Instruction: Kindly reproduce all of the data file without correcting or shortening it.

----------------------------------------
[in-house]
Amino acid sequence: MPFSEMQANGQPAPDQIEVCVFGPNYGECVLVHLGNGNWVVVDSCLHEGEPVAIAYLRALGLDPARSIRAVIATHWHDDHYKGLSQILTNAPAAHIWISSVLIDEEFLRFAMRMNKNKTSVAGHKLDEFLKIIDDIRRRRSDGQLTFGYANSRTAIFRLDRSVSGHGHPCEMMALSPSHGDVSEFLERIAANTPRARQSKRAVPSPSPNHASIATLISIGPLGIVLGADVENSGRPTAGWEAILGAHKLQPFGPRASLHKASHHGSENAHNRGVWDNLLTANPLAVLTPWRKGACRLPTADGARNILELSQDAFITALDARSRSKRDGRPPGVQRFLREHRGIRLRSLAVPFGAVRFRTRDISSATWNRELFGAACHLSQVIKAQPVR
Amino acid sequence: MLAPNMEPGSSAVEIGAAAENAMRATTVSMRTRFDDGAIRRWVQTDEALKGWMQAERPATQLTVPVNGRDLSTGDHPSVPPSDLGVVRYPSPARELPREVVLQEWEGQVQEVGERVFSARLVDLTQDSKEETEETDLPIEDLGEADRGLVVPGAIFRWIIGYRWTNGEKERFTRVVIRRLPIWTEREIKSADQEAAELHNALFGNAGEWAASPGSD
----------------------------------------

[in-house]
Amino acid sequence: MPFSEMQANGQPAPDQIEVCVFGPNYGECVLVHLGNGNWVVVDSCLHEGEPVAIAYLRALGLDPARSIRAVIATHWHDDHYKGLSQILTNAPAAHIWISSVLIDEEFLRFAMRMNKNKTSVAGHKLDEFLKIIDDIRRRRSDGQLTFGYANSRTAIFRLDRSVSGHGHPCEMMALSPSHGDVSEFLERIAANTPRARQSKRAVPSPSPNHASIATLISIGPLGIVLGADVENSGRPTAGWEAILGAHKLQPFGPRASLHKASHHGSENAHNRGVWDNLLTANPLAVLTPWRKGACRLPTADGARNILELSQDAFITALDARSRSKRDGRPPGVQRFLREHRGIRLRSLAVPFGAVRFRTRDISSATWNRELFGAACHLSQVIKAQPVR
Amino acid sequence: MLAPNMEPGSSAVEIGAAAENAMRATTVSMRTRFDDGAIRRWVQTDEALKGWMQAERPATQLTVPVNGRDLSTGDHPSVPPSDLGVVRYPSPARELPREVVLQEWEGQVQEVGERVFSARLVDLTQDSKEETEETDLPIEDLGEADRGLVVPGAIFRWIIGYRWTNGEKERFTRVVIRRLPIWTEREIKSADQEAAELHNALFGNAGEWAASPGSD